2. The MOIS claimed to have access to a second audio clip of Mr. Abrishamchi in another internal meeting in Albania, which they published on a website called Mozahemin.org [Nuisances]. The audio clip featured a photograph of Mr. Abrishamchi in a public meeting in Paris over the voice of a woman saying, “In 2013 a message announced that the regime would be overthrown in six months…” Neither the photo or the voice (which has not been verified) have any connection to Albania. The website is openly owned by and registered to the MOIS.
  3. The state-run Khorasan daily ran an article on June 3, 2019, acknowledging the regime’s inability to counter the MEK within Iran. The article published transcripts from an audio recording of “a secret internal meeting of the MEK in January 2018 in which Mehdi Abrishamchi, second in command of the group, explicitly revealing the terrorists’ role [dragetory for MEK] in the riots of December 2017.” The article quotes Mehdi Abrishamchi stressing the importance of activating 1,000 Ashraf bases, or resistance units, to inflame the uprisings taking place in cities across Iran. The regime has spent 40 years publicly denying that the MEK is an existential threat while spending millions to try to eliminate the group. The days of denying the threat of the MEK are over.

    Time to Support MEK, in Its Quest for Freedom

  4. On August 8, the Daily Beast wrote, “American intelligence officials are monitoring a social media disinformation campaign that attempted to falsely implicate the White House National Security Adviser in a global money laundering and drug trafficking operation. On Monday, a Twitter user claiming to be a high-ranking Canadian law enforcement official posted records supposedly showing a $350,000 wire transfer from a Canadian children’s apparel company to a Swiss bank account owned by National Security Adviser John Bolton’s daughter…   Twitter suspended the fake Belanger account and Toronto Police Service spokesman Alex Li confirmed to The Daily Beast that it was ‘a fraudulent’ persona. The real police official the account had impersonated has never had a Twitter account. A U.S. official familiar with the apparent disinformation campaign said intelligence community officials were aware of the effort. And Lee Foster, an information operations intelligence analyst at the cybersecurity firm FireEye, told The Daily Beast that the hoax’s techniques are ‘consistent with what we’ve seen with previous pro-Iranian influence operations.’ Bolton is among the Trump administration’s most aggressive critics of the Iranian regime. The U.S. official, while not commenting on this week’s disinformation campaign specifically, said Bolton has been the target of state-sponsored influence operations designed to weaken his standing in the administration.  Though Twitter quickly removed the tweet on Monday and suspended the account, it had already been picked up and covered by a handful of websites with editorial positions sympathetic to the Iranian government. News outlets such as Iran Front Page blared ‘Belanger’s’ claims that a Canadian business had supposedly transferred the funds at issue had been caught smuggling ‘a significant amount of opium” and “has close ties with the Mujahedin Khalq Organization (MKO) terrorist group.’”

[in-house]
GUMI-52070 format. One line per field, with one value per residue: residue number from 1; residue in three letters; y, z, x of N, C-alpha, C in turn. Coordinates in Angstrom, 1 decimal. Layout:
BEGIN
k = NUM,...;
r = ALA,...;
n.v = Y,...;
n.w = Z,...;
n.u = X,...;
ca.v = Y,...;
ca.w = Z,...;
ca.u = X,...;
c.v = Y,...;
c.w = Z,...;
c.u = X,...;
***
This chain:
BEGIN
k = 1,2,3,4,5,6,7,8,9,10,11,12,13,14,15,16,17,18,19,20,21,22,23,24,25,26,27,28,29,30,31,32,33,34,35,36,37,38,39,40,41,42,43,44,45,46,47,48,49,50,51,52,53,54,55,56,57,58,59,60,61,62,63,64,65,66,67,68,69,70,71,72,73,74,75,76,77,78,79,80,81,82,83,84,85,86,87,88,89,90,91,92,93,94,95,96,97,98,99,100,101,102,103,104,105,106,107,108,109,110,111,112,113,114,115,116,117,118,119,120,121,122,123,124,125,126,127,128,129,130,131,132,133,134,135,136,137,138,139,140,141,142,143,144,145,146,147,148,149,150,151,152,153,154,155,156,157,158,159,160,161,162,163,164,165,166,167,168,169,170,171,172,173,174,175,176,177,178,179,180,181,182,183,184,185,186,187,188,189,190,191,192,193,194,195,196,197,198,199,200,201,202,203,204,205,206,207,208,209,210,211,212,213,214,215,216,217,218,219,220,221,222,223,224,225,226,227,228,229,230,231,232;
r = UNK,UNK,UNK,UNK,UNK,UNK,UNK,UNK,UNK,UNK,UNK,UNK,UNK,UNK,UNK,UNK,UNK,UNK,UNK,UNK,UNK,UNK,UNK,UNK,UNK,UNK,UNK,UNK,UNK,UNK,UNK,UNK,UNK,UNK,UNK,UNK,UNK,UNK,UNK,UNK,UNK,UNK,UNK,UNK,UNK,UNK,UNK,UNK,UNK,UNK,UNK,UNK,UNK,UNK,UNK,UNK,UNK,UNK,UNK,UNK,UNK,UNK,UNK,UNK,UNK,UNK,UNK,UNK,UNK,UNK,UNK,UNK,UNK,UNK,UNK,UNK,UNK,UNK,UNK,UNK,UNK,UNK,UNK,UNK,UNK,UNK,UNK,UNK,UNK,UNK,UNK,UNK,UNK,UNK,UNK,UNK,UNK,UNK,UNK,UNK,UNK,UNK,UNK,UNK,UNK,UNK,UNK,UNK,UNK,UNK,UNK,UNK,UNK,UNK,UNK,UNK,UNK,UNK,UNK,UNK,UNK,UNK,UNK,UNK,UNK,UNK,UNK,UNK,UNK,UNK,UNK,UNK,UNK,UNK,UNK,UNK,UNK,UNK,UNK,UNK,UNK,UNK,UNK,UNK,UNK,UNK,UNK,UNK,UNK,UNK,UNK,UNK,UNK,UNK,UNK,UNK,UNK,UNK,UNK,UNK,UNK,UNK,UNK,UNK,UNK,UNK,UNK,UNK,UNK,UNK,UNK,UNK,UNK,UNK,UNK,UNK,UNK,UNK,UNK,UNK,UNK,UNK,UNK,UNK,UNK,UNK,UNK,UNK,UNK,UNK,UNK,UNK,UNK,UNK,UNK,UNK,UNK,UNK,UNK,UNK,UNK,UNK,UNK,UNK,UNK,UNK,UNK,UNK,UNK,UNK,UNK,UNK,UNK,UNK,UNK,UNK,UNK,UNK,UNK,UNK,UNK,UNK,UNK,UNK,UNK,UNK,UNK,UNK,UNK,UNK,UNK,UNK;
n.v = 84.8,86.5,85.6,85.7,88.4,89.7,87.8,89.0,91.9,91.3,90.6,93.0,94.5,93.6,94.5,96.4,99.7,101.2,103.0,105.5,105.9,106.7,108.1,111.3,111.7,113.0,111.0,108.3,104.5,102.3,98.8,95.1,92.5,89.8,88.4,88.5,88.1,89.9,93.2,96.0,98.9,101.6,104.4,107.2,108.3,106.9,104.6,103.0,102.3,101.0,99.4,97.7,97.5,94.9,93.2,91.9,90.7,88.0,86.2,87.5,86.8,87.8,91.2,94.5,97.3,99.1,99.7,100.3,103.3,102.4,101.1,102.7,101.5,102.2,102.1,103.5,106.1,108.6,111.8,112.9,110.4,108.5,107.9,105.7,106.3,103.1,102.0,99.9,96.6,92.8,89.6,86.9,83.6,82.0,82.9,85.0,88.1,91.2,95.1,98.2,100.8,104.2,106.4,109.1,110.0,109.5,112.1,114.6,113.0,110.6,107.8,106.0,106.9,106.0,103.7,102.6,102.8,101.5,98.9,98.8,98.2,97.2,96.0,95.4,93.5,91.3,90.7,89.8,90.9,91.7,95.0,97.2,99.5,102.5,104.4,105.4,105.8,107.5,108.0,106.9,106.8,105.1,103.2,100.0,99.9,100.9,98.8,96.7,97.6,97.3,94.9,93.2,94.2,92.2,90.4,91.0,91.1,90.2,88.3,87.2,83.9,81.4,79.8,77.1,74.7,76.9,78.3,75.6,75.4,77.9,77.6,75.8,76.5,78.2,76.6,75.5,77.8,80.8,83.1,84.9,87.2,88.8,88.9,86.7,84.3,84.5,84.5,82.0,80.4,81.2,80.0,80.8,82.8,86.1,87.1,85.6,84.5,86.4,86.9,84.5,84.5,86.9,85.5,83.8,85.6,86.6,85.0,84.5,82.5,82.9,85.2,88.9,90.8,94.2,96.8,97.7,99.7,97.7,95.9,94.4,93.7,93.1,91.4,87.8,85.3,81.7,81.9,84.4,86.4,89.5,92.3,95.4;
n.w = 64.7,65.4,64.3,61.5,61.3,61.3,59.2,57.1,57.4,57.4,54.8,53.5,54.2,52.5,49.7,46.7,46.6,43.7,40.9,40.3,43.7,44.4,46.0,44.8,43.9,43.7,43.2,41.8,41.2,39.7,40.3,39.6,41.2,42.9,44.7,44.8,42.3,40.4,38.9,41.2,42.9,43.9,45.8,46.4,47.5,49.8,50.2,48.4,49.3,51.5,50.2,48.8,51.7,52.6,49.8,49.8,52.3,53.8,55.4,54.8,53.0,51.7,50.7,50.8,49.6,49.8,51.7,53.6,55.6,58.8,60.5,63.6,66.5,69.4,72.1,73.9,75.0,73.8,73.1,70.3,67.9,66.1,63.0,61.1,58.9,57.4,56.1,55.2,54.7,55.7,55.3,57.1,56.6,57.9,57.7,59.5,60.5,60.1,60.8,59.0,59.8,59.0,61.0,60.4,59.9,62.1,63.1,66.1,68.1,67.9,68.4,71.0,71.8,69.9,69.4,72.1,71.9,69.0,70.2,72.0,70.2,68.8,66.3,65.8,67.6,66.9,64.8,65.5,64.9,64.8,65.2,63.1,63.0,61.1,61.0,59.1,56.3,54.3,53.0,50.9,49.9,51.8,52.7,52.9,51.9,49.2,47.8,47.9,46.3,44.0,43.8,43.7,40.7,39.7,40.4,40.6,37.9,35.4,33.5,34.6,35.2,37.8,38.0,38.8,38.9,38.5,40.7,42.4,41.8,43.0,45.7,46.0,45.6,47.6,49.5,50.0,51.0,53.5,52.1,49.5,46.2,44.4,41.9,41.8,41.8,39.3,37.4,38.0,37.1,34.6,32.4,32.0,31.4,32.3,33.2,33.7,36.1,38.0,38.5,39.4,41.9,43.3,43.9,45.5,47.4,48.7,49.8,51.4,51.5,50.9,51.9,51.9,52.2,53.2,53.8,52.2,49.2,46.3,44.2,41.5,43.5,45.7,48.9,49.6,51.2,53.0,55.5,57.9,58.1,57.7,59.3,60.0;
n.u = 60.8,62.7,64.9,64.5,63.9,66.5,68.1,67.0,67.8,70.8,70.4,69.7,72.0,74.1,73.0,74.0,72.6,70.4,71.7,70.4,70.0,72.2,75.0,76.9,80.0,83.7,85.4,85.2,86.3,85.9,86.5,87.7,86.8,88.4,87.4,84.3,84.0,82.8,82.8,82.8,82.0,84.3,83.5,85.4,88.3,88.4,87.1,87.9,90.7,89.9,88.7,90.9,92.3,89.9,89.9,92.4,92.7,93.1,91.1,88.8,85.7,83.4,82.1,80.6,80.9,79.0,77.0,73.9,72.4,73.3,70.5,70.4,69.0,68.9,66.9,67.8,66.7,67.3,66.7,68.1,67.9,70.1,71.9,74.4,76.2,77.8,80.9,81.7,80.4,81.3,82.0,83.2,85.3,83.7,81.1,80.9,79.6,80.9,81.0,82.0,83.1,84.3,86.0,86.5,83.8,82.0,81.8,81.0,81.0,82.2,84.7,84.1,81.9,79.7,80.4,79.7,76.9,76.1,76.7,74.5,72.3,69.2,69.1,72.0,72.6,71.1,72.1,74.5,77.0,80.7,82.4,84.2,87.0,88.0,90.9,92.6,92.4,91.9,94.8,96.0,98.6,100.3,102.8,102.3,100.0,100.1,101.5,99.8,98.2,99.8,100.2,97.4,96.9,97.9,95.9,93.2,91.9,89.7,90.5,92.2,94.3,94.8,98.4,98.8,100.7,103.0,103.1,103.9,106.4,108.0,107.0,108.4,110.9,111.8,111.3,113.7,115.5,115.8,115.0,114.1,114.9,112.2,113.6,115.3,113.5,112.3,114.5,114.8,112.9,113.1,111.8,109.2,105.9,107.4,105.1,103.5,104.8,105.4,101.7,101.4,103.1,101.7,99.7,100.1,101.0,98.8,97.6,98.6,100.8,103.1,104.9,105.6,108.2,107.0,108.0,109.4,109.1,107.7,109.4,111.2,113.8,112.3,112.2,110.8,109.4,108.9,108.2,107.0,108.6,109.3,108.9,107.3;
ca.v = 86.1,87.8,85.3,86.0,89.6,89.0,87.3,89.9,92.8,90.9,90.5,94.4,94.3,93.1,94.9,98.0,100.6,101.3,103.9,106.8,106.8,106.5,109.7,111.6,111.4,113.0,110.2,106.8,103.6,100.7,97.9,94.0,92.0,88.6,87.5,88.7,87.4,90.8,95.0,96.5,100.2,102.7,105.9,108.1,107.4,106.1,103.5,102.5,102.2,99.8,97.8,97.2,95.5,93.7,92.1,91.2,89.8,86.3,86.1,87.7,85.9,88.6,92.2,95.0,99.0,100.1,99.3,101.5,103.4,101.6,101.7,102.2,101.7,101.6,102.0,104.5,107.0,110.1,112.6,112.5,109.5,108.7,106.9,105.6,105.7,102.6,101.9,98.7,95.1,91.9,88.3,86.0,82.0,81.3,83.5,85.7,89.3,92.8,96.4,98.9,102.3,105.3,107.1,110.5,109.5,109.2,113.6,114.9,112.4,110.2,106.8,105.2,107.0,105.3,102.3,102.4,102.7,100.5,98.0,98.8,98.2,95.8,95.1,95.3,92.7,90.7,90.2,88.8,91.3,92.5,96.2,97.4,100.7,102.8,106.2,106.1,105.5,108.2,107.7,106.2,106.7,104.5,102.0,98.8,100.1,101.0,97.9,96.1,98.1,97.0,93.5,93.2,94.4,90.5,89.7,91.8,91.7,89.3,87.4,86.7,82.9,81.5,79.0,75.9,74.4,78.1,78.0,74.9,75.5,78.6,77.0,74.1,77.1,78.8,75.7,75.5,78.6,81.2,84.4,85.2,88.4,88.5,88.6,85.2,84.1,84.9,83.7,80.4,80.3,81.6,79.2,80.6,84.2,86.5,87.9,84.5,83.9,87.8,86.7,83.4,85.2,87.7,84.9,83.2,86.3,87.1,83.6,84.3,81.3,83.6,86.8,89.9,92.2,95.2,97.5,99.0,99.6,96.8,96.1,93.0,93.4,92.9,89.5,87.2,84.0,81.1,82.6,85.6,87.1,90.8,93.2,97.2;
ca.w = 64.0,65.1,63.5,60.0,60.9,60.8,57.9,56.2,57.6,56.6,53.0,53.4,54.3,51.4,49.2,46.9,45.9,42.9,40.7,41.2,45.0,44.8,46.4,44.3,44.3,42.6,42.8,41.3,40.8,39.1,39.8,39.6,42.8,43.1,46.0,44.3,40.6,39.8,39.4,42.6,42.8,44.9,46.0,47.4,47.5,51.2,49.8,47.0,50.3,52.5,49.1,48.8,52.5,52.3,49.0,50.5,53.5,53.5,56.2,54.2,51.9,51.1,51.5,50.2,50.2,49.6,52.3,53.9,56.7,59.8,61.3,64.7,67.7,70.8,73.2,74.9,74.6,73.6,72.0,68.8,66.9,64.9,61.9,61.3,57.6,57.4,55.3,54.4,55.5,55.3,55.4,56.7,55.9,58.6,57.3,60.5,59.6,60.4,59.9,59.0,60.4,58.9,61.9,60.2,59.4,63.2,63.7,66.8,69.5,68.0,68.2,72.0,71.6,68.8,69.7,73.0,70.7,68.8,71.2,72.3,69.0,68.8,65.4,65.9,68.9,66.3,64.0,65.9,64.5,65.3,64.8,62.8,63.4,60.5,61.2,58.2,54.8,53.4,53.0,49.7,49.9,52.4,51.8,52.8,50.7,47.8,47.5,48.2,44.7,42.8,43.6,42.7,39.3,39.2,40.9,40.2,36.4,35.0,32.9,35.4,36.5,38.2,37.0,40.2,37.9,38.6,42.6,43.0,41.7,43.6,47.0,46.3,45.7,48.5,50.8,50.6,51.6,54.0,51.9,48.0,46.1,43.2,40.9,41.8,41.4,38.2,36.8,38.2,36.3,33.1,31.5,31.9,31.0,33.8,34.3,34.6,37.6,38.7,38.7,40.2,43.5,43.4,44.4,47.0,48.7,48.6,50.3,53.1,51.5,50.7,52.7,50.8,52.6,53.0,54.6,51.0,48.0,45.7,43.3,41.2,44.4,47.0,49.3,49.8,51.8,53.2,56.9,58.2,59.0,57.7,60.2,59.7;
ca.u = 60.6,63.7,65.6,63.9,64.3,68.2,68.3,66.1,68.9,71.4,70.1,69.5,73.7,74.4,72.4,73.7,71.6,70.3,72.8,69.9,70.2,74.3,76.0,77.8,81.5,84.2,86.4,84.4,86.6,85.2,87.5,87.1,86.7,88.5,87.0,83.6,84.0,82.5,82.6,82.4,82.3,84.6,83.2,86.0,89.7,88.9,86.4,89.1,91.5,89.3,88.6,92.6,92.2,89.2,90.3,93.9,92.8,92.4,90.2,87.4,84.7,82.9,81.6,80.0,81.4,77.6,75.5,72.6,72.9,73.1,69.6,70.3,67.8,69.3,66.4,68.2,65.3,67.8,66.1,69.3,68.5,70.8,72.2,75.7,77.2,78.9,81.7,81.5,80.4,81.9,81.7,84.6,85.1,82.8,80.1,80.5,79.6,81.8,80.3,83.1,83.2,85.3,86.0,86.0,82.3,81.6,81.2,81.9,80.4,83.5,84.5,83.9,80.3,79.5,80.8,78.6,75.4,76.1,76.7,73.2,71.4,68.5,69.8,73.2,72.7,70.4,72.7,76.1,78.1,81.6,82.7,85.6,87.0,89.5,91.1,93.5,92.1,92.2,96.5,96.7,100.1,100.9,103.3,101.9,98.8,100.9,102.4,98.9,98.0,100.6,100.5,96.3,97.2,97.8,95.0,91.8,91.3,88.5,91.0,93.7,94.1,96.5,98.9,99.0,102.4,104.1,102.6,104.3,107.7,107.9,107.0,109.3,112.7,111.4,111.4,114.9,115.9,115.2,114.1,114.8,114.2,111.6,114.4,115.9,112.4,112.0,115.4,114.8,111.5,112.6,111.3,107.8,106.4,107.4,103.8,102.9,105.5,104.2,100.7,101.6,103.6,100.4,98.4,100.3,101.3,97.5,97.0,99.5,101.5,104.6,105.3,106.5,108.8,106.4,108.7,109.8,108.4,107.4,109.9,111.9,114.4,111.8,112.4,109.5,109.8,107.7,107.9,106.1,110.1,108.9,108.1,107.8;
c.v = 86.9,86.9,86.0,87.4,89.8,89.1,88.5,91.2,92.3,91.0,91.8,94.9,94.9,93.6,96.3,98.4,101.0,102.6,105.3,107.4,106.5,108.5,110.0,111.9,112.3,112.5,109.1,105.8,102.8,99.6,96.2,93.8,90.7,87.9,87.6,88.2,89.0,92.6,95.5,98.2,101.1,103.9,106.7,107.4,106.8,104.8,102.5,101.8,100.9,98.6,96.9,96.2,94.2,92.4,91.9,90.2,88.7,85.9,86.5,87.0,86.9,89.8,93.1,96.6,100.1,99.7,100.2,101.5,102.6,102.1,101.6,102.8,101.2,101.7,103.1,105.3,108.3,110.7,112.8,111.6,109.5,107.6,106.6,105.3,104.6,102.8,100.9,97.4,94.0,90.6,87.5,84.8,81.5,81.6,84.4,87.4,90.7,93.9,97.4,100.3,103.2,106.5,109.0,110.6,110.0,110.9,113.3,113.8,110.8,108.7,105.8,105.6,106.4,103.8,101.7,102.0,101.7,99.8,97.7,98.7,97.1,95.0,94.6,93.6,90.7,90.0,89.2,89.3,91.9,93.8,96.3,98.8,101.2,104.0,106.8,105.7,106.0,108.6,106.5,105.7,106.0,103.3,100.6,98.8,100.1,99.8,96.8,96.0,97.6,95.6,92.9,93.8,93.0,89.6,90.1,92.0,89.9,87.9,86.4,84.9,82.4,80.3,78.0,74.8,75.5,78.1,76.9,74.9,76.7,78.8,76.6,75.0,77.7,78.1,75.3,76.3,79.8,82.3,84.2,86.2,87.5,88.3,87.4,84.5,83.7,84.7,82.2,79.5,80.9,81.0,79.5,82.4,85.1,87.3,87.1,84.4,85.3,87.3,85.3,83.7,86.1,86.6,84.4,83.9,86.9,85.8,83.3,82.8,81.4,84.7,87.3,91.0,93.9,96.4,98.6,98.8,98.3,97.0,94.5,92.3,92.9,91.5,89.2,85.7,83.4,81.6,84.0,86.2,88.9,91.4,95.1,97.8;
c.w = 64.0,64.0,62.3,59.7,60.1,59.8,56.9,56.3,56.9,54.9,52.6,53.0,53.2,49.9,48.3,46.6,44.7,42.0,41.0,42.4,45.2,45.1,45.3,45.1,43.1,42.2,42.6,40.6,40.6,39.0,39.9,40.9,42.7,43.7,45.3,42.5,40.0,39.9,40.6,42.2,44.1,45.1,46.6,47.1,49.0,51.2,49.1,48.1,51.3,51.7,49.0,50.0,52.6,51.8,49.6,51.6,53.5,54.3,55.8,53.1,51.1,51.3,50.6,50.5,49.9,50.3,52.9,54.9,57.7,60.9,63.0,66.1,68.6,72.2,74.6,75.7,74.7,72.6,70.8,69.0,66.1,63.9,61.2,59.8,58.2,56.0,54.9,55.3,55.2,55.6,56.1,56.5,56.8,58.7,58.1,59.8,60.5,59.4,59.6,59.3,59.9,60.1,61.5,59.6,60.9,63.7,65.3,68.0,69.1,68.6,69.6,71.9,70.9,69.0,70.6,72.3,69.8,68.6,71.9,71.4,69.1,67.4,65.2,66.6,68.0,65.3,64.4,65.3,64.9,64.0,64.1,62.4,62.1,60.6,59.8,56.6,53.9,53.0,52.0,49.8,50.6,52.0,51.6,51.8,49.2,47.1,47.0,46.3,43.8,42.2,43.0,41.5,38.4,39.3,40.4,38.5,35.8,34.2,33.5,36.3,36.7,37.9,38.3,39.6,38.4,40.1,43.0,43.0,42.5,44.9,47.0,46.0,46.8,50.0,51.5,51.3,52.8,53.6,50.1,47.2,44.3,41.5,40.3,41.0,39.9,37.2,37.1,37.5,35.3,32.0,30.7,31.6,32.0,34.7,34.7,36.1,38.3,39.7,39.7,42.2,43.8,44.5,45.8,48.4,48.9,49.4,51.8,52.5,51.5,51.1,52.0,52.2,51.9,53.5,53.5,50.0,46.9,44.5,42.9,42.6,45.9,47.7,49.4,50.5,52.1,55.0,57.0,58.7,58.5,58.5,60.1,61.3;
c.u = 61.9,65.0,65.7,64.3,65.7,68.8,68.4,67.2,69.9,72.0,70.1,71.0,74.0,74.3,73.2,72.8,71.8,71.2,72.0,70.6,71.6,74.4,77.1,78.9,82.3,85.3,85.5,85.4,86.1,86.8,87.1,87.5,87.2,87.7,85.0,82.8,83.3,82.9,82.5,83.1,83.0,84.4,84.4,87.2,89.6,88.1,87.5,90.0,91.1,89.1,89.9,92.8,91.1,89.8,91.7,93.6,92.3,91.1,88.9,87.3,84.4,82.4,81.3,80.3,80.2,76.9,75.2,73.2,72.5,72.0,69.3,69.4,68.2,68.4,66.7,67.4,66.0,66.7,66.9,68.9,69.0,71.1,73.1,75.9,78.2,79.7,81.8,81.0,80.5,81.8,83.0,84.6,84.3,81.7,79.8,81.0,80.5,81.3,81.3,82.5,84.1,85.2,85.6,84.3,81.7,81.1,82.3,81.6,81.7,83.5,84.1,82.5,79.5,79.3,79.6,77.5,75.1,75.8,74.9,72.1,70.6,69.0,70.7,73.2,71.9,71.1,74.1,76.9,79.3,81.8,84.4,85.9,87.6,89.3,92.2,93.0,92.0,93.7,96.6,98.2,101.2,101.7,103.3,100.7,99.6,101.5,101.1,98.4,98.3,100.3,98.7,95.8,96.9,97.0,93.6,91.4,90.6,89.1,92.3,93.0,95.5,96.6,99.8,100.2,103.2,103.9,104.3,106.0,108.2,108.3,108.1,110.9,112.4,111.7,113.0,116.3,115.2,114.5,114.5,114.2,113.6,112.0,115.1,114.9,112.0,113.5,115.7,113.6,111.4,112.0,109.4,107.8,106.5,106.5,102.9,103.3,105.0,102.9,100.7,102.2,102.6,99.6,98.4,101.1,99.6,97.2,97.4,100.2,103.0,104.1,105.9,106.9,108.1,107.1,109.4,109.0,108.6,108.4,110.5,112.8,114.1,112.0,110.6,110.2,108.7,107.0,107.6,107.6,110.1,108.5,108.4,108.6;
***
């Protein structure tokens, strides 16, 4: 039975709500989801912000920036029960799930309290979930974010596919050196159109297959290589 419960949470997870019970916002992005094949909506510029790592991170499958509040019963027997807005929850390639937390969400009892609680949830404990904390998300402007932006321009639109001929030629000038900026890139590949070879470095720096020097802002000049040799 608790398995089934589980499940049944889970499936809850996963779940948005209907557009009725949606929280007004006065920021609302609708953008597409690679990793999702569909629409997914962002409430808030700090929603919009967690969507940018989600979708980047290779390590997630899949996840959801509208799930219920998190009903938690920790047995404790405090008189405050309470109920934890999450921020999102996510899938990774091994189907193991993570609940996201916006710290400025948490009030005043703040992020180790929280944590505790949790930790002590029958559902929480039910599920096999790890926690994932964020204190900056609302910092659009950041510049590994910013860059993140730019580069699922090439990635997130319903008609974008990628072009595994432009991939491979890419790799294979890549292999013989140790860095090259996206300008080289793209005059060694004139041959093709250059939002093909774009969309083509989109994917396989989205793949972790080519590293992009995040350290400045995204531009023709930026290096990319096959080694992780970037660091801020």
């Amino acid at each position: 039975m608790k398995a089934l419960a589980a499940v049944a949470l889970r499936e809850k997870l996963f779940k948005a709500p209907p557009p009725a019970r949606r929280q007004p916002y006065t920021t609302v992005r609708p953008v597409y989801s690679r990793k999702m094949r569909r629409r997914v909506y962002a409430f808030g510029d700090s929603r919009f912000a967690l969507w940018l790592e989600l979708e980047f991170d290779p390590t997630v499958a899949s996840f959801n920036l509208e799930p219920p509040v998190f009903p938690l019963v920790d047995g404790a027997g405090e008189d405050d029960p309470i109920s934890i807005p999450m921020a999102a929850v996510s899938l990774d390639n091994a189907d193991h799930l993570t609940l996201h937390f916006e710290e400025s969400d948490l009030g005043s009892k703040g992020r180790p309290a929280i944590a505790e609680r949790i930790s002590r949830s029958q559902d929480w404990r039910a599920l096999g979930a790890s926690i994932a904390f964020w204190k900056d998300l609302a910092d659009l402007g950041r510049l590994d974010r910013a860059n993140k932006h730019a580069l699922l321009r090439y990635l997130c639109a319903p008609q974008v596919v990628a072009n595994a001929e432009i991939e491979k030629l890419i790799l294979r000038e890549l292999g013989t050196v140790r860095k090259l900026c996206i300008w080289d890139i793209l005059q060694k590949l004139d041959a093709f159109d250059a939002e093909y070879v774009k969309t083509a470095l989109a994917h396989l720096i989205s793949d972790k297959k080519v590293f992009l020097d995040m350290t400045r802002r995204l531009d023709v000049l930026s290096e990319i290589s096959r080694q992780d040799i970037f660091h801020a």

5. In July, the MOIS began using fake email accounts to send messages to supporters of the Iranian Resistance. The accounts are either similar to emails of well-known Resistance figures, or they carry the names of those people. The messages are used to disseminate false and misleading information about the Resistance.
  6. In July, the regime’s cyber army used a fake telegram account, @SetareganZamini, to contact friends of the Iranian Resistance in order to request financial support for resistance units in Iran.
  7. In July, the regime’s cyber army used the name and email of MEK supporter Zahra Asl Rousta (Zahra.aslerousta@gmail.com) to send a message with a pdf attachment containing a series of questions. The pdf contained a virus that would give the hackers access to recipients stored data if opened.